At the single-family scale, the recent mandate to build above the flood plain has created the strange phenomenon of the “Florida First Floor”—a kind of piano nobile lifted above where the water could reach in the foreseeable future, leaving cars and utility areas at the mercy of the sea or whatever bubbles up through the porous ground, while the single floor above that, restricted in height, contains all the living spaces. This makes what were already sprawling compounds even larger. Skillful architects such as Max Strang, AIA, whose work I was visiting while I was there, break the resulting hulks up with planes of wood, extended eaves, and colonnades or sunscreens, but many of these structures still have the size of what we might think of as small apartment complexes.

The sheer amount of such buildings going up, as well as their scale, is daunting. Driving through Miami, I saw a construction crew on what seemed like every corner, and the main limit on further building is the availability of such workers to make the clients’ dreams a reality.

You can certainly make an argument that the densification of the downtown and some other areas well-served by transport and other services makes sense. As to the houses, at least the new ones stand a better chance to survive the inevitable. They are also not being built on Miami’s outskirts, where acres of farmland and swamp are disappearing at a rate rivaling the evanescence of the Sonoran Desert around what is now one of the largest metropolitan areas in the country, Phoenix.

Elevated house in the Florida Keys by Strang Architects
courtesy Max Strang Elevated house in the Florida Keys by Strang Architects

The buildings are also more efficient because they must be built to code, and most of Strang’s houses have features such as green roofs and other ways to lessen their carbon footprint. Can that care and the clear beauty of these buildings justify using natural resources for their construction and inhabitation? Strang himself has his doubts, pointing out that, no matter what tricks the U.S. Army Corps of Engineers comes up with, most of Florida will disappear, before too long, back into sea and swamp, leaving only a central ridge (which happens to be the site of his hometown, Winter Haven) as habitable. Strang has proposed large islands and other utopian solutions as he continues to build his modernist stilt houses.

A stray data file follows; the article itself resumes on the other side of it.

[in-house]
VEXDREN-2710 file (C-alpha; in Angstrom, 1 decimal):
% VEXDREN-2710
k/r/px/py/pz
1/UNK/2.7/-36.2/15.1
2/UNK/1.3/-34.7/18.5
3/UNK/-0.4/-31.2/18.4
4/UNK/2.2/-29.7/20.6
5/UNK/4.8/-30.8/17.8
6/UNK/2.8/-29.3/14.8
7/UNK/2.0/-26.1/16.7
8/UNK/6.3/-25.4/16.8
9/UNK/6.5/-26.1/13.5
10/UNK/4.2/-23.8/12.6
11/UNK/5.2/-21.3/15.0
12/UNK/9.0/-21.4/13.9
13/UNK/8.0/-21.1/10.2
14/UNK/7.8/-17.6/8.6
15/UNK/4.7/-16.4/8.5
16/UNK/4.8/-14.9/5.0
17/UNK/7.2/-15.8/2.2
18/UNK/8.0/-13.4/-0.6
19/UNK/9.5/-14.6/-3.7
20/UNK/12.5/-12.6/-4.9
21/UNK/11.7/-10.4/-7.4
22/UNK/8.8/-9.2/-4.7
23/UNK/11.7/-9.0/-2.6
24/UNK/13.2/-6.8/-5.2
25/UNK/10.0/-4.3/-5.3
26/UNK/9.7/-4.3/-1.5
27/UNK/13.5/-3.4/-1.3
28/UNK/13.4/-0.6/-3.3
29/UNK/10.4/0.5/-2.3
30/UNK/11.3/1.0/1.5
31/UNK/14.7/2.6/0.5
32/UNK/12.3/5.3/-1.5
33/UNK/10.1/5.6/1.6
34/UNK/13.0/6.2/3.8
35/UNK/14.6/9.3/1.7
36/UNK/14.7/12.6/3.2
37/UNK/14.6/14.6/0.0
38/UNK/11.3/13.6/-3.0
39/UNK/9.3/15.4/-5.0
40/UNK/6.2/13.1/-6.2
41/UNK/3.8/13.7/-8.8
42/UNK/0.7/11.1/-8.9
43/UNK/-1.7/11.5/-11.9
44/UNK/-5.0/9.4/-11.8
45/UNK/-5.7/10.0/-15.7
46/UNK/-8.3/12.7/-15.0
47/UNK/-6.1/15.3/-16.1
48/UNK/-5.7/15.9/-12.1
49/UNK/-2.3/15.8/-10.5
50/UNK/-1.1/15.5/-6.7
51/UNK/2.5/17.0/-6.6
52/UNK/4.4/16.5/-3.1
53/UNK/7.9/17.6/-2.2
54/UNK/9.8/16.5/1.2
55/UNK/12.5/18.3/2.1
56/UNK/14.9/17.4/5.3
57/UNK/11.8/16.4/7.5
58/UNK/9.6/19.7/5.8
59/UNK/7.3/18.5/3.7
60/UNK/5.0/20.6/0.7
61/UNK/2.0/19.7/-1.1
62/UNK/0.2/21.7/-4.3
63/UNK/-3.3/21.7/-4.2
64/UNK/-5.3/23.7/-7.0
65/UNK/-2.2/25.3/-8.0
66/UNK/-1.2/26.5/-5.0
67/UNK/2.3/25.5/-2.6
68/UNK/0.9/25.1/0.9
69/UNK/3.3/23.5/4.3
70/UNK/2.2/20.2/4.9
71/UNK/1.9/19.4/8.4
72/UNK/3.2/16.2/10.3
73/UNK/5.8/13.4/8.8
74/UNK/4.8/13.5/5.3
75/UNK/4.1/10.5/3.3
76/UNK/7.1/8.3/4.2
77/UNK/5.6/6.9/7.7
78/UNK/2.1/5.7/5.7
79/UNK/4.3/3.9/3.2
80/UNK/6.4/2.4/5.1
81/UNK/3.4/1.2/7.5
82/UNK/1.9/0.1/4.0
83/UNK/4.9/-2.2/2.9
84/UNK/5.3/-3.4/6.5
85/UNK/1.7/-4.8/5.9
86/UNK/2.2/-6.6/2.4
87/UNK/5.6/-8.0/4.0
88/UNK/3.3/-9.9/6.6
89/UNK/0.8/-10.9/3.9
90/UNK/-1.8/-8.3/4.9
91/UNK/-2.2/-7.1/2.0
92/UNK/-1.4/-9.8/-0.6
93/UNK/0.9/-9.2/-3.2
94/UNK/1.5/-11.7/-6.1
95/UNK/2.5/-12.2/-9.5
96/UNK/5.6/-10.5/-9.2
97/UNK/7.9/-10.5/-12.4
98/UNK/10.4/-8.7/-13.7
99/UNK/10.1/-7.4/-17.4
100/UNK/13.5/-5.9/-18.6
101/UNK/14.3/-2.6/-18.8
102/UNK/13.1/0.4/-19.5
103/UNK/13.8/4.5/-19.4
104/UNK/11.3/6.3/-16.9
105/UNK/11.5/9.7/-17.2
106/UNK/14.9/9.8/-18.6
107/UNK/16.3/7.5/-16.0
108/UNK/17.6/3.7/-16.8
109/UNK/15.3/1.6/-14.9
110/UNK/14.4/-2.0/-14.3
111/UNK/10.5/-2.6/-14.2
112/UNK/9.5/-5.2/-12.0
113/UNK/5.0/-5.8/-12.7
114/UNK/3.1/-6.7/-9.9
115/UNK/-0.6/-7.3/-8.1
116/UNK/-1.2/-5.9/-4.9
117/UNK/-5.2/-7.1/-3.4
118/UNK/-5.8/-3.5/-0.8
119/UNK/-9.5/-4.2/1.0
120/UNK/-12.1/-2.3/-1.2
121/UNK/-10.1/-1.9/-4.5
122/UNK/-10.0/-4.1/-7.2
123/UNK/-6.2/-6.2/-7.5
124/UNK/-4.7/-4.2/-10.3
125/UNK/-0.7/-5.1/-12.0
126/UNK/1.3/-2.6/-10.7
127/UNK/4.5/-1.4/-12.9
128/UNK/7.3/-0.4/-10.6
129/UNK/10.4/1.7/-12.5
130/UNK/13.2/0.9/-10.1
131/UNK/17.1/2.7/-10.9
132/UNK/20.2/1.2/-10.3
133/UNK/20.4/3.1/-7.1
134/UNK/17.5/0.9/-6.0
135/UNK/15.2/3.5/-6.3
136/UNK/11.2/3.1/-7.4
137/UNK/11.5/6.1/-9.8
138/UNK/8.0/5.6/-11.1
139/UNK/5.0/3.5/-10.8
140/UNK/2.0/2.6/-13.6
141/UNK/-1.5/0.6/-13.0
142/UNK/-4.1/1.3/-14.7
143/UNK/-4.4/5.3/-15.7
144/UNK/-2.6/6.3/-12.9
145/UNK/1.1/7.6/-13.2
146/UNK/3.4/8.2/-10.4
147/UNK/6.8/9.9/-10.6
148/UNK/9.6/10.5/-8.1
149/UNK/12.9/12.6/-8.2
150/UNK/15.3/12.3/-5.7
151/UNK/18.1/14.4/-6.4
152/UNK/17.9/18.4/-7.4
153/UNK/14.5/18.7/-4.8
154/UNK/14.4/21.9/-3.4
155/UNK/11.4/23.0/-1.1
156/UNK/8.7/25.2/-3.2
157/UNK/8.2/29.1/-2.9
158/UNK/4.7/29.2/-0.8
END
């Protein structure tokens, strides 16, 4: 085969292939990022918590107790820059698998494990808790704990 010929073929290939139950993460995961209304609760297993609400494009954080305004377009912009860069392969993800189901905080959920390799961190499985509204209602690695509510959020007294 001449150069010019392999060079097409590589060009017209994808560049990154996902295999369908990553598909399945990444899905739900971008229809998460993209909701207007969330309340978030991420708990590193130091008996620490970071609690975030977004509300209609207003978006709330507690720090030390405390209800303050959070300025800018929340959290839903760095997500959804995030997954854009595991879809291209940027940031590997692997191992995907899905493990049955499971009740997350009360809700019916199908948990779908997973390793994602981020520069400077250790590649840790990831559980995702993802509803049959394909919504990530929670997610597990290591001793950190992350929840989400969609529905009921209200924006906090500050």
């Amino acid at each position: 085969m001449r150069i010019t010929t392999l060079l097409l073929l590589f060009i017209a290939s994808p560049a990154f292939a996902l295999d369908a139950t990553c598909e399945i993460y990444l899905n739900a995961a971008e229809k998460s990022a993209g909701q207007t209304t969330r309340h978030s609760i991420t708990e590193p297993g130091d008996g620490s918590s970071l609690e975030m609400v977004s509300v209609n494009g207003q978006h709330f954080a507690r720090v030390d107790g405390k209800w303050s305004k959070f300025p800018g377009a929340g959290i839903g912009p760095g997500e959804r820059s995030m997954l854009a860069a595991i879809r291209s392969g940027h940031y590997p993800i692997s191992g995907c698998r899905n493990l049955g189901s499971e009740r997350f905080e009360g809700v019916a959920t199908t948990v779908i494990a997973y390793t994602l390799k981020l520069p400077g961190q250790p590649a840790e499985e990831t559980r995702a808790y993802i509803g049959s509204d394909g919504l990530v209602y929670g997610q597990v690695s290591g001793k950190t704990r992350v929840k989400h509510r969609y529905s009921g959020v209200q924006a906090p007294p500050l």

It is good, in other words, that we are creating more residential than office or shopping structures, and that we are building them in an environmentally sound manner. It is also good to get past the idea that they must look like what they are not. It is not so good that, no matter how skillfully we build such structures, they are bulwarks against the rising tides of global climate change that, in their very construction, contribute to the disasters already invading our seemingly safe homes. Instead, we should be concentrating on reusing and re-imagining what we have already built to make such existing structures more equitable, sustainable, and beautiful.

The views and conclusions from this author are not necessarily those of ARCHITECT magazine or of The American Institute of Architects.